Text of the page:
The word “squinchy,” used recently in Cawthorne and Morin’s introduction to Writing Menopause, deserves pride of position in any discussion of this work, however. There is plenty to make a reader squirm and flinch over it, here, yet powering through the uncomfortable pays off handsomely. Comic potential abounds: plays on words that relate to menstruation are impossible to resist, a fact to which Lorrie Nelson Glenn attests in “Ten Bloody Pieces of Advice”, a tour de force of unapologetic comments on “Membership in the Red Sisterhood” (91). The euphemisms for menstruation in Catherine Graham’s “It Begins When You’re Not Looking and Stops When You Are” can send a reader into paroxysms of laughter—following “The Red Baron” on her list with “experiencing technical difficulties” really drives the point home (128). Even more remarkable is Susan Holbrook’s “Insert,” which substitutes the standard terms for tampon use with vaguely homophonic but semantically different terms: “1. After washing your hams, take the produce out of the rapture” (205). Situational humour also generates laughs, since where a girl or woman finds herself when the leaks occur can be supremely compromising: there is “Horror on the Basketball Court”, involving the accidental drop of a hidden period pad where boys and men can see it. And then there is the poetic rendering in Ali Barnett’s “Paid to Bleed”, of an arrangement that sees the speaker exchanging used tampons for money—with a yearning for the exchange when it stops (metaphorically connected to an accidental first insertion of tampon-with-applicator, differently uncomfortable).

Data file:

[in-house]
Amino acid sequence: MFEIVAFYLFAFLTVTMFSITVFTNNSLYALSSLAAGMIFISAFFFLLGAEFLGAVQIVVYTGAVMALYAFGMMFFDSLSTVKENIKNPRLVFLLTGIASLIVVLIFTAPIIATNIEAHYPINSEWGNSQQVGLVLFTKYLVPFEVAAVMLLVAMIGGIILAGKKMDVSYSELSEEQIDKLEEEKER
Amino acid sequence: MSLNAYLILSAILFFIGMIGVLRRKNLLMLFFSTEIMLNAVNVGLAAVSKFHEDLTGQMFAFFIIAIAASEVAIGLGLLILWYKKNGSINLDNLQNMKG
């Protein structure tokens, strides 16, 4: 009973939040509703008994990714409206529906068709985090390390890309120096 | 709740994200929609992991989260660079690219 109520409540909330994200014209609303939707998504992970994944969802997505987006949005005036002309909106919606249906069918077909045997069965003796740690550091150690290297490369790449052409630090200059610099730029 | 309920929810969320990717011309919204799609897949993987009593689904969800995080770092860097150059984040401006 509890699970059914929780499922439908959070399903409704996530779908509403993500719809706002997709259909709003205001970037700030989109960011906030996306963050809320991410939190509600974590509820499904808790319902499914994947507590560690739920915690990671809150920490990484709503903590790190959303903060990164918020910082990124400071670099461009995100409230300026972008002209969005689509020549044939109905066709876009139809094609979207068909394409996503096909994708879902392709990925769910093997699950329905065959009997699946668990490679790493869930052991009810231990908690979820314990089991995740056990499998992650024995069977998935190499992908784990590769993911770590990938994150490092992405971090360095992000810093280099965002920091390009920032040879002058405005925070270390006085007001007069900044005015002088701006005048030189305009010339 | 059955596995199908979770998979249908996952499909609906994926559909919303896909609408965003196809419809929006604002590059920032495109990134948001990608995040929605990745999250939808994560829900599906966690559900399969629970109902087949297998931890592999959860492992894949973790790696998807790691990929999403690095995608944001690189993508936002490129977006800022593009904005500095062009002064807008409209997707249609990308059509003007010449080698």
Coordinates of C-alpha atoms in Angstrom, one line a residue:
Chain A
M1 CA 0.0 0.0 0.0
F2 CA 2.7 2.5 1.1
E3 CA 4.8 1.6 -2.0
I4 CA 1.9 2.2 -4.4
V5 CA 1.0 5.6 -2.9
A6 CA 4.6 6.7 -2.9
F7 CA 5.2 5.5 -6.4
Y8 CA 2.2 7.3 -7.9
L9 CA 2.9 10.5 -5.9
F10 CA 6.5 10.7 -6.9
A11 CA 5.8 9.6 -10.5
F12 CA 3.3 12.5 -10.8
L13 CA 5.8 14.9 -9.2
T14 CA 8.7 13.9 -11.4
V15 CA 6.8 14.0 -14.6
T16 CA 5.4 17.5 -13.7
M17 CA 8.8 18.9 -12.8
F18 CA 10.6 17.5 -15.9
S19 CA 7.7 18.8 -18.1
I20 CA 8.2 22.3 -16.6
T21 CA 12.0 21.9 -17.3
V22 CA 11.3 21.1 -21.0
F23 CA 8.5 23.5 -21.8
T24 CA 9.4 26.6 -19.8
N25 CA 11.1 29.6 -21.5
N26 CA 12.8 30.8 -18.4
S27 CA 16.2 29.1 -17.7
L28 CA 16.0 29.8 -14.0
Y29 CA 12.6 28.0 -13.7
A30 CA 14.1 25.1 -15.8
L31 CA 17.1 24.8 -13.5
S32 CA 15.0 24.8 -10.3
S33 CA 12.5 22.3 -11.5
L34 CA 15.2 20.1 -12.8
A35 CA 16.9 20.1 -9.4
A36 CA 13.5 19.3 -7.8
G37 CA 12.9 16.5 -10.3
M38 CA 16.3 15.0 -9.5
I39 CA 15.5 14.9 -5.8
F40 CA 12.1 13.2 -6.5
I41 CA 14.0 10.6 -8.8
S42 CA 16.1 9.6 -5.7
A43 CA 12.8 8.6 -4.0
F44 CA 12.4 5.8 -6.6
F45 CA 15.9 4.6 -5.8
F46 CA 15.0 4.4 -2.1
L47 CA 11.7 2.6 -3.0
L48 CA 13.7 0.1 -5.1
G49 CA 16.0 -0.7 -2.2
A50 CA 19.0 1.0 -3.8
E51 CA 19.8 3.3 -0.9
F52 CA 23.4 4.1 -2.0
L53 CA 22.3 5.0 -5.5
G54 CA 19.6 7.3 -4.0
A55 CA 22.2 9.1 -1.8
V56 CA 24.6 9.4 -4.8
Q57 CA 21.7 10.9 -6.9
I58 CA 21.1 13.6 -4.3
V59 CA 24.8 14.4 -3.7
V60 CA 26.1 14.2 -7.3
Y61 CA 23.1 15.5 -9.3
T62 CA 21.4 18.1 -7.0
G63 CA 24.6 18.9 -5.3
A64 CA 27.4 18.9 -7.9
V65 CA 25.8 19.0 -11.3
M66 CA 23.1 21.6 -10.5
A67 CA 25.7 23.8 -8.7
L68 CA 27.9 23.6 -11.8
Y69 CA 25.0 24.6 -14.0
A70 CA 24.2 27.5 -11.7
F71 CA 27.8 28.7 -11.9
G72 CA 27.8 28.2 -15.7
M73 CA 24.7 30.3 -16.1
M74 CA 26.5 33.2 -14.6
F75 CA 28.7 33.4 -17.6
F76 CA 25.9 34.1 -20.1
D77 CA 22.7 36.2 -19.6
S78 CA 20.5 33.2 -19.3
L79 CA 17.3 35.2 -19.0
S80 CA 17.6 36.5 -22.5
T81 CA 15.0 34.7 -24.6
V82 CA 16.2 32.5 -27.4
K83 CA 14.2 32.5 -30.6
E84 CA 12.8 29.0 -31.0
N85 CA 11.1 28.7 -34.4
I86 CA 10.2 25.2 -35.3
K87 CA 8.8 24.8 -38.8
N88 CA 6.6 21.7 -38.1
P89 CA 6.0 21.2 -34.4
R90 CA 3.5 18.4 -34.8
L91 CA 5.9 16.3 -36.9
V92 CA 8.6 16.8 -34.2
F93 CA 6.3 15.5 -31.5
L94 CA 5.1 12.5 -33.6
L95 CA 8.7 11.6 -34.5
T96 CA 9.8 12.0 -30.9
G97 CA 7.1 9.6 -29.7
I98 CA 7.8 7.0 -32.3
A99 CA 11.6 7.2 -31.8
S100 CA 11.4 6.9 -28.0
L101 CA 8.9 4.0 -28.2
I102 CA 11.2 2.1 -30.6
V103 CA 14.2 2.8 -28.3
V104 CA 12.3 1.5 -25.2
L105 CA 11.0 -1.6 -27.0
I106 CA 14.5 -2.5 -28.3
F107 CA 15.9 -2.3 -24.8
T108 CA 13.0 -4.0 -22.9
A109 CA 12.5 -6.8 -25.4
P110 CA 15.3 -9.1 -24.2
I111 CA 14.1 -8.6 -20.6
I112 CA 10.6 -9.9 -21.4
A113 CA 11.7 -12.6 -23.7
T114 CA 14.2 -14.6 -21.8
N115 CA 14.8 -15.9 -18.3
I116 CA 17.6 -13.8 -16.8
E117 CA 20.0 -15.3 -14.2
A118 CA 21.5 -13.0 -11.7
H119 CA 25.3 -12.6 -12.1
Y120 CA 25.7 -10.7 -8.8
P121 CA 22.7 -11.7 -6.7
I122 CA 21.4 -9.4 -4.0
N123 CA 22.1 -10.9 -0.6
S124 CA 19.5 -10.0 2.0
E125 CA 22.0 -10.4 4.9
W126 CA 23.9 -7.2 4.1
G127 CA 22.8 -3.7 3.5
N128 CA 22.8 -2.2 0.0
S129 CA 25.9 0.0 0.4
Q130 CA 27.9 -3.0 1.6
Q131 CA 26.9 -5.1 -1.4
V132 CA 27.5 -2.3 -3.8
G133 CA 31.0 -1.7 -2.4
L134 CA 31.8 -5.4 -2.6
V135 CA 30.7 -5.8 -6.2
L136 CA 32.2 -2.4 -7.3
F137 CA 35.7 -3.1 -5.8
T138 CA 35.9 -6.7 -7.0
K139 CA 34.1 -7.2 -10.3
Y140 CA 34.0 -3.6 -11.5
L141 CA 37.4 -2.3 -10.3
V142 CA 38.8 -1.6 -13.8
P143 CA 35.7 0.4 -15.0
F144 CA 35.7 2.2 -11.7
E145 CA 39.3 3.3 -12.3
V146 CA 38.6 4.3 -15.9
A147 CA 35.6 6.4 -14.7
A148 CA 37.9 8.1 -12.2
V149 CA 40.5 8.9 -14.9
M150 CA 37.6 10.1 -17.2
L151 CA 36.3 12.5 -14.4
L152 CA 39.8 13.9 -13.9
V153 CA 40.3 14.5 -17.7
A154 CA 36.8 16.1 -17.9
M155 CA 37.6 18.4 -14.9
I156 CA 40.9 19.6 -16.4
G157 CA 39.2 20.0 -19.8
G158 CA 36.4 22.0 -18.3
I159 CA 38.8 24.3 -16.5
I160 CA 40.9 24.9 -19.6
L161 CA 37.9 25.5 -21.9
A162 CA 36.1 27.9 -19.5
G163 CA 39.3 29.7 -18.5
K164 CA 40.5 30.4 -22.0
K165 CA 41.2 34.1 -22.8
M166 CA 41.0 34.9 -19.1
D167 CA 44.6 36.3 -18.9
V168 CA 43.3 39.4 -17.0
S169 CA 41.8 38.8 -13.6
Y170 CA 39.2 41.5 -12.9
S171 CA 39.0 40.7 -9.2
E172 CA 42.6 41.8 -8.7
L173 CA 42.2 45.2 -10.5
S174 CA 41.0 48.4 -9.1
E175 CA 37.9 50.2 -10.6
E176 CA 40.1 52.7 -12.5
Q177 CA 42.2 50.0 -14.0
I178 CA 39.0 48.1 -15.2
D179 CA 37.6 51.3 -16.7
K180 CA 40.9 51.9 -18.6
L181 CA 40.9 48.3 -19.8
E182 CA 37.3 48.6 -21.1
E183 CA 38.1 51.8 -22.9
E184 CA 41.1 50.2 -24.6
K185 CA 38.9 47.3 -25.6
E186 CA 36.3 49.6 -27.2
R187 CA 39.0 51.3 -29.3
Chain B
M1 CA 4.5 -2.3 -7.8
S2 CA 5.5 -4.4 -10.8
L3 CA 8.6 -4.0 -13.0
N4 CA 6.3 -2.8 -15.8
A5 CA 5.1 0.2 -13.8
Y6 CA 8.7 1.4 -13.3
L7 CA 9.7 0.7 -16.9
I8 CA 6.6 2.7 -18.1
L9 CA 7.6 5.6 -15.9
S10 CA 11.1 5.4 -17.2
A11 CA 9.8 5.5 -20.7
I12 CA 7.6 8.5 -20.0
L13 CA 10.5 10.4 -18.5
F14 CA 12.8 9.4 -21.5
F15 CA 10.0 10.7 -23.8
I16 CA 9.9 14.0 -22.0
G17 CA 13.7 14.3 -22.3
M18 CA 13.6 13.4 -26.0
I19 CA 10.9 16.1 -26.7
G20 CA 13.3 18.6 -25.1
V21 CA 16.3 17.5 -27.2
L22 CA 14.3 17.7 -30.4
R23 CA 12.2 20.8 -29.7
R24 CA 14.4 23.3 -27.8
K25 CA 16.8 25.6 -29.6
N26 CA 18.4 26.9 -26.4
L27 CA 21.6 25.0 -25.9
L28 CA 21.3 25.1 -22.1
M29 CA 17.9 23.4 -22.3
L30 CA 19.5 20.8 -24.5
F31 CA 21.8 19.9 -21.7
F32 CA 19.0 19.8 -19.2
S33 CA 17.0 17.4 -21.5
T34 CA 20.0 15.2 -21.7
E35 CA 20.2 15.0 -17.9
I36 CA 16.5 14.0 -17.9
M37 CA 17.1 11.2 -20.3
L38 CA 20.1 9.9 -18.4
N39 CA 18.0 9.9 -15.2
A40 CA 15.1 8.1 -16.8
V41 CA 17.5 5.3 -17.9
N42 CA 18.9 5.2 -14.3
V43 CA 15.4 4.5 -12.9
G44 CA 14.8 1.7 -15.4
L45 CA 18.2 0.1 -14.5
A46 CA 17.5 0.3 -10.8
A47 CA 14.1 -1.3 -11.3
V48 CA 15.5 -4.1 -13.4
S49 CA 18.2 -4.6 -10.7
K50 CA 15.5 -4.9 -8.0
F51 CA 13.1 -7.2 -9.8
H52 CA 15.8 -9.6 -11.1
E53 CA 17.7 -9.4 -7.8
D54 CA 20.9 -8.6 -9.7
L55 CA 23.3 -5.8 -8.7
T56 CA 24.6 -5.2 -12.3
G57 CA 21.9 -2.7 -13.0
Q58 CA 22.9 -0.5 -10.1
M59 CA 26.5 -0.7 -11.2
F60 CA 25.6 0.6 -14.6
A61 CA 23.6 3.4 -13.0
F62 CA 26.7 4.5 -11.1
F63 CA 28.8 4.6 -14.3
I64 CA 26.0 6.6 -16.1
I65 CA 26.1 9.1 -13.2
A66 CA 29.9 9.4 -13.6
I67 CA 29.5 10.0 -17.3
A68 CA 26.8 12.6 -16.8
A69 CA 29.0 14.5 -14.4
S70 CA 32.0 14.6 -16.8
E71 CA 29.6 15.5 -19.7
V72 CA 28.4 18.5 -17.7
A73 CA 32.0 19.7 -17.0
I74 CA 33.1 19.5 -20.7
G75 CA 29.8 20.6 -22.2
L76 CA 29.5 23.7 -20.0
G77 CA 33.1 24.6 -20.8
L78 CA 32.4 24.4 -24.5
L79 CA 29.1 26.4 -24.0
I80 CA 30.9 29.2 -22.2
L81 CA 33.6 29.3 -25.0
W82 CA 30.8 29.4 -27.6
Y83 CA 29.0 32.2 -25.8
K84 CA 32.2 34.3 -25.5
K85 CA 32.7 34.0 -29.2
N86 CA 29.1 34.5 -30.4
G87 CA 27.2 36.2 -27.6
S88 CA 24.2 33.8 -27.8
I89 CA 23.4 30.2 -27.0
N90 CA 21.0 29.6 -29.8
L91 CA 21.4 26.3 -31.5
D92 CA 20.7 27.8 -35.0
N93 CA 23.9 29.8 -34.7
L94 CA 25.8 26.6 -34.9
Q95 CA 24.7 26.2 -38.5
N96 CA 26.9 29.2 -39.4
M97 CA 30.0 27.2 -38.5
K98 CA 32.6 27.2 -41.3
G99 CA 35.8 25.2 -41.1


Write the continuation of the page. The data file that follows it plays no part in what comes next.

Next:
The universality of the experience comes at the reader with stories from India and China, each revealing conventions that girls face as they become women. JoAnn Dionne’s non-fiction piece, “The Accident”, demonstrates the methodical approach taken by Chinese officials in acknowledging girls’ new concerns once they have reached menarche. Likewise, Revati Upadhya makes observations in “Red Alert” on the difficulty of access to proper hygiene for poorer women of India, emphasizing the society-generated despair that each woman feels when she is unable to get clean at her time of the month. By contrast to a culture that shames women for their natural bodies, the stories from Indigenous cultures in North America detail the respectful treatment of women whose “moon time” (Deerchild) leads to respectful treatment by society: while separated from others, as Roxanne Shuttleworth shows us in“Life Givers”, menstruating women are able to concentrate on themselves and their own bodies, celebrating the force within them. And though not all customs are followed the same way from community to community, as Sadie Phoenix-Lavoie remarks in “Moon Teachings”, the attitudes held by First Nations societies are generally much more accepting and positive in regard to the fact of women’s monthly cycles. Having too much power within themselves as they bleed, women are sequestered so that they may explore their strengths, instead of treating these inner processes as weakness. The editors take care to include historical and contemporary attitudes in their collection, and the lasting effect on the reader is an impression of infinite possibilities in the actions and reactions women bring to their periods.